I was asked what equipment I shoot with, so here is the list, but you should not feel limited by your equipment. You can follow most of these tips even if you are shooting with a cell phone. In any case, I shoot with a Nikon D300 (12 megapixels) (usually on a tripod), a 180 Sigma macro lens and a 17-80 Nikon wide angle zoom. I also have a Panasonic point and shoot with macro capability and a lens that zooms from 55 to 400mm.Most of the images I take with the Panasonic are wide angle close-ups, like the one above.  

Calling all Florida Native Plant Photographers: In 2017 I would like to feature a native wildflower that is currently in bloom each week on this blog. It would be called "Wednesday's Wildflower." I have seen many wonderful images of wildflowers by FNPS members on social media. If you would like to submit your images, along with a species profile for "Wednesday's Wildflower" please send me an email and I will send you more information. 

Wednesday, November 9, 2016

FNPS, and the Tarflower Chapter, Mourns the Death of Founding Member Bill Partington, Jr.

In Memoriam: 
William “Bill” Moore PARTINGTON Jr.
February 3, 1928 - October 14, 2016

   Bill Partington was a founding member of the Florida Native Plant Society (Tarflower Chapter) and a champion for Florida’s natural environment. He was Director of FNPS from 1979-1985. During that time, membership grew from 6 people to over a 1000. Bill Partington was well known for publishing an annual “calamity calendar” in the 1990s, featuring cartoonists that made fun of Florida’s gator attacks, hurricanes, and overcrowding. He wrote many articles and took photos for the Florida Audubon Society, New York Geological Society, Wilderness Society magazine, several wildlife books, and numerous columns on the environmental impact of the Cross Florida Barge Canal (now called the Marjorie Harris Carr Cross Florida Greenway). Bill graduated from Williams College in Williamstown, Massachusetts in 1960 with a bachelor’s degree in Biology. Williams College awarded Mr. Partington in 1995 their coveted bicentennial award in distinguished career achievement. In 2000, FNPS presented Bill with the society’s highest award, the Mentor Award, to Bill, for his tireless conservation activism.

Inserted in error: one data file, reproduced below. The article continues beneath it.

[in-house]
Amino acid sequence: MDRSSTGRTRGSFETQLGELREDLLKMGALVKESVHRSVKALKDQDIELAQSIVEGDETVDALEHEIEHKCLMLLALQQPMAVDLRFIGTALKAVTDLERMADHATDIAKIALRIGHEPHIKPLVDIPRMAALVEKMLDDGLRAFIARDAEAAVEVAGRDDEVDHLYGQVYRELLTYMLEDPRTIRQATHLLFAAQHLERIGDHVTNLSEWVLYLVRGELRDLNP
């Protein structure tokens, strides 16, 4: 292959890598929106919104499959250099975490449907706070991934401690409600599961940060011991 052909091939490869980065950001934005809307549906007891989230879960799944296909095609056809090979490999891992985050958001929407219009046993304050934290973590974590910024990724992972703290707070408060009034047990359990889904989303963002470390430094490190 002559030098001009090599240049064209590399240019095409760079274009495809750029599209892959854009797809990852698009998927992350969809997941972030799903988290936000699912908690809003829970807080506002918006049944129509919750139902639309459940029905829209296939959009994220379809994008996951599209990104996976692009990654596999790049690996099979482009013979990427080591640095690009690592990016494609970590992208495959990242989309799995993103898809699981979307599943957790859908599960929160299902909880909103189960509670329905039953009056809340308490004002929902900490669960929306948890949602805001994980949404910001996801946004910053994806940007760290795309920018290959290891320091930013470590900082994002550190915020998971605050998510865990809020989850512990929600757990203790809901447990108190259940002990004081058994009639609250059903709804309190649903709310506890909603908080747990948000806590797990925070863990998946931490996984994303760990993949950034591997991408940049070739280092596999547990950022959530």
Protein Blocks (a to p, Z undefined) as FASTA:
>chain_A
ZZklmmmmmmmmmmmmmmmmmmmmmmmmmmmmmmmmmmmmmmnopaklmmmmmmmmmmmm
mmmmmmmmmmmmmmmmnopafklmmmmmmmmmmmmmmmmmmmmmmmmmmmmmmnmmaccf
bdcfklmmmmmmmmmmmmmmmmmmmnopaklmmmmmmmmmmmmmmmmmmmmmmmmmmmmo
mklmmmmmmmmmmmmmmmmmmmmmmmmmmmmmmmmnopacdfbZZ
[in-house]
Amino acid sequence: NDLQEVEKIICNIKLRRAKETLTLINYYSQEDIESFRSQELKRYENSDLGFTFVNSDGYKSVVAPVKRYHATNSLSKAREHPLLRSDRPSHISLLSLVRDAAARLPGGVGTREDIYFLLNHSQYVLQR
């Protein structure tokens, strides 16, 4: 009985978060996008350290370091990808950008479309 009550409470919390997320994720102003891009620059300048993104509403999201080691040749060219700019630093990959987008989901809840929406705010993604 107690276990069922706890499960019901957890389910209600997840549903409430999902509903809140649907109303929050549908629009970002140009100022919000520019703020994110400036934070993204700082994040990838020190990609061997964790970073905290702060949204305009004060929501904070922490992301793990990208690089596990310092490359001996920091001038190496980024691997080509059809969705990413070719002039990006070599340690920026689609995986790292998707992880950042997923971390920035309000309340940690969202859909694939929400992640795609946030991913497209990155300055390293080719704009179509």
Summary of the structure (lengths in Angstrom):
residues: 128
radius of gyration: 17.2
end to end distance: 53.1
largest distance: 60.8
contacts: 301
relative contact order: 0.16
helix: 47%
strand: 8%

The Tarflower Chapter was fortunate to have Bill as a member of their chapter. FNPS and Tarflower members valued his knowledge, enthusiasm and his sense of humor, as noted in these personal tributes from the November 2017 issue of the Tarpaper. 

Bill in his yard, courtesy of  David Partington
   “When Bill Partington gave lectures to Audubon or the Native Plant Society you could hear a pin drop in the room. He once gave a talk on wintering Monarch butterflies of central Mexico, with pictures which he took himself. That Monarchs migrated to one spot was a newly discovered phenomenon and he brought the news back firsthand.